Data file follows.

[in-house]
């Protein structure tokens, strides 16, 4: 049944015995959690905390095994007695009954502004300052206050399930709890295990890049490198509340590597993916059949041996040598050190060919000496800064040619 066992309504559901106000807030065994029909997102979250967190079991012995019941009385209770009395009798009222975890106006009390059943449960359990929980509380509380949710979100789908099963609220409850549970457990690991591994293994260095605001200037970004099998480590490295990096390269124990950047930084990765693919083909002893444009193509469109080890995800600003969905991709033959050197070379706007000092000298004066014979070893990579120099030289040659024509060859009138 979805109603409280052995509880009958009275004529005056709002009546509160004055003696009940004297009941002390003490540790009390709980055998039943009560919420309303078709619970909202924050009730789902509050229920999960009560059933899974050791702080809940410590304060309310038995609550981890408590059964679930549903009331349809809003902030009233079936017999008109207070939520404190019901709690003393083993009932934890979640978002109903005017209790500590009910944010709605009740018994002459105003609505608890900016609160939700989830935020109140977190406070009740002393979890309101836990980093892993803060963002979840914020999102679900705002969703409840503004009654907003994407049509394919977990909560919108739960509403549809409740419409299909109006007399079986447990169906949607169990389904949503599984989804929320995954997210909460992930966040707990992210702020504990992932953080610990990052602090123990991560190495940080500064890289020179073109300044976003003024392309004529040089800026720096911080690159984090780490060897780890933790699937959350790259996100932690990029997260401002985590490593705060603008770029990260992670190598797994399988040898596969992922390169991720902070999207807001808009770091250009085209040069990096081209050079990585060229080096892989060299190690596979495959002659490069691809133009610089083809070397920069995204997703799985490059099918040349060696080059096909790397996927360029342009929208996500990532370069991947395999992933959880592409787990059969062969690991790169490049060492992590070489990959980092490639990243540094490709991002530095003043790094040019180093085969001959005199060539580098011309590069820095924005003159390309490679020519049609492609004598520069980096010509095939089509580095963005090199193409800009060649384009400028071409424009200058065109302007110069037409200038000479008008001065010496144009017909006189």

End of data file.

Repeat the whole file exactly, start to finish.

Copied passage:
[in-house]
């Protein structure tokens, strides 16, 4: 049944015995959690905390095994007695009954502004300052206050399930709890295990890049490198509340590597993916059949041996040598050190060919000496800064040619 066992309504559901106000807030065994029909997102979250967190079991012995019941009385209770009395009798009222975890106006009390059943449960359990929980509380509380949710979100789908099963609220409850549970457990690991591994293994260095605001200037970004099998480590490295990096390269124990950047930084990765693919083909002893444009193509469109080890995800600003969905991709033959050197070379706007000092000298004066014979070893990579120099030289040659024509060859009138 979805109603409280052995509880009958009275004529005056709002009546509160004055003696009940004297009941002390003490540790009390709980055998039943009560919420309303078709619970909202924050009730789902509050229920999960009560059933899974050791702080809940410590304060309310038995609550981890408590059964679930549903009331349809809003902030009233079936017999008109207070939520404190019901709690003393083993009932934890979640978002109903005017209790500590009910944010709605009740018994002459105003609505608890900016609160939700989830935020109140977190406070009740002393979890309101836990980093892993803060963002979840914020999102679900705002969703409840503004009654907003994407049509394919977990909560919108739960509403549809409740419409299909109006007399079986447990169906949607169990389904949503599984989804929320995954997210909460992930966040707990992210702020504990992932953080610990990052602090123990991560190495940080500064890289020179073109300044976003003024392309004529040089800026720096911080690159984090780490060897780890933790699937959350790259996100932690990029997260401002985590490593705060603008770029990260992670190598797994399988040898596969992922390169991720902070999207807001808009770091250009085209040069990096081209050079990585060229080096892989060299190690596979495959002659490069691809133009610089083809070397920069995204997703799985490059099918040349060696080059096909790397996927360029342009929208996500990532370069991947395999992933959880592409787990059969062969690991790169490049060492992590070489990959980092490639990243540094490709991002530095003043790094040019180093085969001959005199060539580098011309590069820095924005003159390309490679020519049609492609004598520069980096010509095939089509580095963005090199193409800009060649384009400028071409424009200058065109302007110069037409200038000479008008001065010496144009017909006189």